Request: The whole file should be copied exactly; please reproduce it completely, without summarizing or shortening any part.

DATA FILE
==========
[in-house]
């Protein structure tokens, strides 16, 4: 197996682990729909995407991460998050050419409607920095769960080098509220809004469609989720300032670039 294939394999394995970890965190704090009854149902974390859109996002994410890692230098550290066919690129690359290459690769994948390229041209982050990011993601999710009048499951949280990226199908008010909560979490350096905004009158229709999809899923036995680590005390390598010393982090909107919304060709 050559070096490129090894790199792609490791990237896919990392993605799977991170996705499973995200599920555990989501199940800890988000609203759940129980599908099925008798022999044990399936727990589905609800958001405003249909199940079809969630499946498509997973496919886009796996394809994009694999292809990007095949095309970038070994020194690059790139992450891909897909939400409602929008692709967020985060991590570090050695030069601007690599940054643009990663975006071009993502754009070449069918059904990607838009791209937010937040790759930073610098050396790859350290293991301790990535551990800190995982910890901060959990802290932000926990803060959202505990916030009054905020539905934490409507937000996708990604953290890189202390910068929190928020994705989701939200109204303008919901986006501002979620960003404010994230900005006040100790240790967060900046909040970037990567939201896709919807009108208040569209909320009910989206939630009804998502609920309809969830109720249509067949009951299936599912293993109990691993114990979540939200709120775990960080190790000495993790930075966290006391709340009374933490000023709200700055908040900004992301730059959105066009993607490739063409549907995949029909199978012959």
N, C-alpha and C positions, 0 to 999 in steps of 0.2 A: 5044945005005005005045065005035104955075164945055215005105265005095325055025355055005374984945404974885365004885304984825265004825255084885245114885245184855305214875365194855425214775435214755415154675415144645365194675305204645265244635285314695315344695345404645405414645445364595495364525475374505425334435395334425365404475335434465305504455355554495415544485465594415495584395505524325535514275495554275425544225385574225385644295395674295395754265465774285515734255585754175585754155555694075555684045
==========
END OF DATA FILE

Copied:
[in-house]
């Protein structure tokens, strides 16, 4: 197996682990729909995407991460998050050419409607920095769960080098509220809004469609989720300032670039 294939394999394995970890965190704090009854149902974390859109996002994410890692230098550290066919690129690359290459690769994948390229041209982050990011993601999710009048499951949280990226199908008010909560979490350096905004009158229709999809899923036995680590005390390598010393982090909107919304060709 050559070096490129090894790199792609490791990237896919990392993605799977991170996705499973995200599920555990989501199940800890988000609203759940129980599908099925008798022999044990399936727990589905609800958001405003249909199940079809969630499946498509997973496919886009796996394809994009694999292809990007095949095309970038070994020194690059790139992450891909897909939400409602929008692709967020985060991590570090050695030069601007690599940054643009990663975006071009993502754009070449069918059904990607838009791209937010937040790759930073610098050396790859350290293991301790990535551990800190995982910890901060959990802290932000926990803060959202505990916030009054905020539905934490409507937000996708990604953290890189202390910068929190928020994705989701939200109204303008919901986006501002979620960003404010994230900005006040100790240790967060900046909040970037990567939201896709919807009108208040569209909320009910989206939630009804998502609920309809969830109720249509067949009951299936599912293993109990691993114990979540939200709120775990960080190790000495993790930075966290006391709340009374933490000023709200700055908040900004992301730059959105066009993607490739063409549907995949029909199978012959």
N, C-alpha and C positions, 0 to 999 in steps of 0.2 A: 5044945005005005005045065005035104955075164945055215005105265005095325055025355055005374984945404974885365004885304984825265004825255084885245114885245184855305214875365194855425214775435214755415154675415144645365194675305204645265244635285314695315344695345404645405414645445364595495364525475374505425334435395334425365404475335434465305504455355554495415544485465594415495584395505524325535514275495554275425544225385574225385644295395674295395754265465774285515734255585754175585754155555694075555684045